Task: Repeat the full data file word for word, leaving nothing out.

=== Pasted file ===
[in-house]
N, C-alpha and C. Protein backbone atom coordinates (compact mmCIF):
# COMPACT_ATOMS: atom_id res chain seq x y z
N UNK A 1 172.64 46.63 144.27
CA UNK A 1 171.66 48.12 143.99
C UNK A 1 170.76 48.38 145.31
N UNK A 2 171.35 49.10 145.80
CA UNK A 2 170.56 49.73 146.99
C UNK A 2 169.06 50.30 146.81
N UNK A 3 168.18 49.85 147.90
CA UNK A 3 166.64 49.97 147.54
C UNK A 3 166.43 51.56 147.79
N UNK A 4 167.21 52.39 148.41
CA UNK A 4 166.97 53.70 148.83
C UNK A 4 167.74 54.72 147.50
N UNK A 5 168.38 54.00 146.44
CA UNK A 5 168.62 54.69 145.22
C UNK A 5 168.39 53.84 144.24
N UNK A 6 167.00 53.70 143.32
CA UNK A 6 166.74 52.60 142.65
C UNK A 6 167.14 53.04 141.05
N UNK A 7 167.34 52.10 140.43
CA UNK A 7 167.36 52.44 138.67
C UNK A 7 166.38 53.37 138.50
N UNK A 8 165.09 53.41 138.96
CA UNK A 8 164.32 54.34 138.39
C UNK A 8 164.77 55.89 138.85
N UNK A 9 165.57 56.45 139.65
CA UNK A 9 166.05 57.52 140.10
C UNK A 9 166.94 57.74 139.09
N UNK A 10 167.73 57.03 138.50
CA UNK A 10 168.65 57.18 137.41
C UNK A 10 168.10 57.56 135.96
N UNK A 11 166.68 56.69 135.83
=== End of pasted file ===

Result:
[in-house]
N, C-alpha and C. Protein backbone atom coordinates (compact mmCIF):
# COMPACT_ATOMS: atom_id res chain seq x y z
N UNK A 1 172.64 46.63 144.27
CA UNK A 1 171.66 48.12 143.99
C UNK A 1 170.76 48.38 145.31
N UNK A 2 171.35 49.10 145.80
CA UNK A 2 170.56 49.73 146.99
C UNK A 2 169.06 50.30 146.81
N UNK A 3 168.18 49.85 147.90
CA UNK A 3 166.64 49.97 147.54
C UNK A 3 166.43 51.56 147.79
N UNK A 4 167.21 52.39 148.41
CA UNK A 4 166.97 53.70 148.83
C UNK A 4 167.74 54.72 147.50
N UNK A 5 168.38 54.00 146.44
CA UNK A 5 168.62 54.69 145.22
C UNK A 5 168.39 53.84 144.24
N UNK A 6 167.00 53.70 143.32
CA UNK A 6 166.74 52.60 142.65
C UNK A 6 167.14 53.04 141.05
N UNK A 7 167.34 52.10 140.43
CA UNK A 7 167.36 52.44 138.67
C UNK A 7 166.38 53.37 138.50
N UNK A 8 165.09 53.41 138.96
CA UNK A 8 164.32 54.34 138.39
C UNK A 8 164.77 55.89 138.85
N UNK A 9 165.57 56.45 139.65
CA UNK A 9 166.05 57.52 140.10
C UNK A 9 166.94 57.74 139.09
N UNK A 10 167.73 57.03 138.50
CA UNK A 10 168.65 57.18 137.41
C UNK A 10 168.10 57.56 135.96
N UNK A 11 166.68 56.69 135.83